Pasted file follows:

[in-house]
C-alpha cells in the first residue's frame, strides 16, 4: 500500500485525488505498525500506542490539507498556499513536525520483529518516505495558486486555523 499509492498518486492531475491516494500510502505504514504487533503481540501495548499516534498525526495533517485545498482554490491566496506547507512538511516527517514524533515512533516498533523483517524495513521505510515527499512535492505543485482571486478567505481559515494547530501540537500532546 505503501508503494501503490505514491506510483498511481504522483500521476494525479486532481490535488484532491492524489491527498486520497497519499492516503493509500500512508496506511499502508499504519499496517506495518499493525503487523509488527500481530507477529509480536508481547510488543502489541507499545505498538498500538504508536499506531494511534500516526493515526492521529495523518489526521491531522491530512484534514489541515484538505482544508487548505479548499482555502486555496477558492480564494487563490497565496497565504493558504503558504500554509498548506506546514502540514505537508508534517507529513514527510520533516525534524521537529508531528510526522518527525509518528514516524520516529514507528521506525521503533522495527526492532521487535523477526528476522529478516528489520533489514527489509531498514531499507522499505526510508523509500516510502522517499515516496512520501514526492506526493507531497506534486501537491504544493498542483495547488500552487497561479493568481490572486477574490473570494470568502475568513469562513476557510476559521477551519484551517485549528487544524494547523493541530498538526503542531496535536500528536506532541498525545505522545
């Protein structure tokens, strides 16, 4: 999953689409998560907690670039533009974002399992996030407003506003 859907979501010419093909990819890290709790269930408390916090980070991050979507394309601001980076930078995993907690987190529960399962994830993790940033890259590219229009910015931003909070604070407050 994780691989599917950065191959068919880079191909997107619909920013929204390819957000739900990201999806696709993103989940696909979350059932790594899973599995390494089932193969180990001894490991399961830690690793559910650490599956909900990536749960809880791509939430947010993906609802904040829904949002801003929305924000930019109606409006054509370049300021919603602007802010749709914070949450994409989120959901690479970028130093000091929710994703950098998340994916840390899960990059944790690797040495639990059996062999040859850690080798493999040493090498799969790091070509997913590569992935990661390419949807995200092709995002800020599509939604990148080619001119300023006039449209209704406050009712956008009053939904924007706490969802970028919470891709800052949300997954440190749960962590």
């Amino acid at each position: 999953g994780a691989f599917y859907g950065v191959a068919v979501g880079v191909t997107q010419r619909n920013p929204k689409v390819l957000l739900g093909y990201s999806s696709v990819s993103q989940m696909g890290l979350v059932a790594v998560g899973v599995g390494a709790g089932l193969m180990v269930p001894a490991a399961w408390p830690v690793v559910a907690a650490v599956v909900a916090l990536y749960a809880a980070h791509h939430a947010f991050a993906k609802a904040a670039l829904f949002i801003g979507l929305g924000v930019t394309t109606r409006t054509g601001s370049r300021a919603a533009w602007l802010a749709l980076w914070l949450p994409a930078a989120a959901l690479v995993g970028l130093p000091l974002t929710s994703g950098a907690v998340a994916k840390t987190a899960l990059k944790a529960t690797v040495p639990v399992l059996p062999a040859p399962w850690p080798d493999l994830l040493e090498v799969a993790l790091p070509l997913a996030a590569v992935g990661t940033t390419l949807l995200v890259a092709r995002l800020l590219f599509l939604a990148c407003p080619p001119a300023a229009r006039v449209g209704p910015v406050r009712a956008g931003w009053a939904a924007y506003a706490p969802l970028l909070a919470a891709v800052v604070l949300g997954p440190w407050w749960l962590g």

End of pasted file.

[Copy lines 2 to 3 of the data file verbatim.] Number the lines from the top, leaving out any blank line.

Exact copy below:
C-alpha cells in the first residue's frame, strides 16, 4: 500500500485525488505498525500506542490539507498556499513536525520483529518516505495558486486555523 499509492498518486492531475491516494500510502505504514504487533503481540501495548499516534498525526495533517485545498482554490491566496506547507512538511516527517514524533515512533516498533523483517524495513521505510515527499512535492505543485482571486478567505481559515494547530501540537500532546 505503501508503494501503490505514491506510483498511481504522483500521476494525479486532481490535488484532491492524489491527498486520497497519499492516503493509500500512508496506511499502508499504519499496517506495518499493525503487523509488527500481530507477529509480536508481547510488543502489541507499545505498538498500538504508536499506531494511534500516526493515526492521529495523518489526521491531522491530512484534514489541515484538505482544508487548505479548499482555502486555496477558492480564494487563490497565496497565504493558504503558504500554509498548506506546514502540514505537508508534517507529513514527510520533516525534524521537529508531528510526522518527525509518528514516524520516529514507528521506525521503533522495527526492532521487535523477526528476522529478516528489520533489514527489509531498514531499507522499505526510508523509500516510502522517499515516496512520501514526492506526493507531497506534486501537491504544493498542483495547488500552487497561479493568481490572486477574490473570494470568502475568513469562513476557510476559521477551519484551517485549528487544524494547523493541530498538526503542531496535536500528536506532541498525545505522545
């Protein structure tokens, strides 16, 4: 999953689409998560907690670039533009974002399992996030407003506003 859907979501010419093909990819890290709790269930408390916090980070991050979507394309601001980076930078995993907690987190529960399962994830993790940033890259590219229009910015931003909070604070407050 994780691989599917950065191959068919880079191909997107619909920013929204390819957000739900990201999806696709993103989940696909979350059932790594899973599995390494089932193969180990001894490991399961830690690793559910650490599956909900990536749960809880791509939430947010993906609802904040829904949002801003929305924000930019109606409006054509370049300021919603602007802010749709914070949450994409989120959901690479970028130093000091929710994703950098998340994916840390899960990059944790690797040495639990059996062999040859850690080798493999040493090498799969790091070509997913590569992935990661390419949807995200092709995002800020599509939604990148080619001119300023006039449209209704406050009712956008009053939904924007706490969802970028919470891709800052949300997954440190749960962590």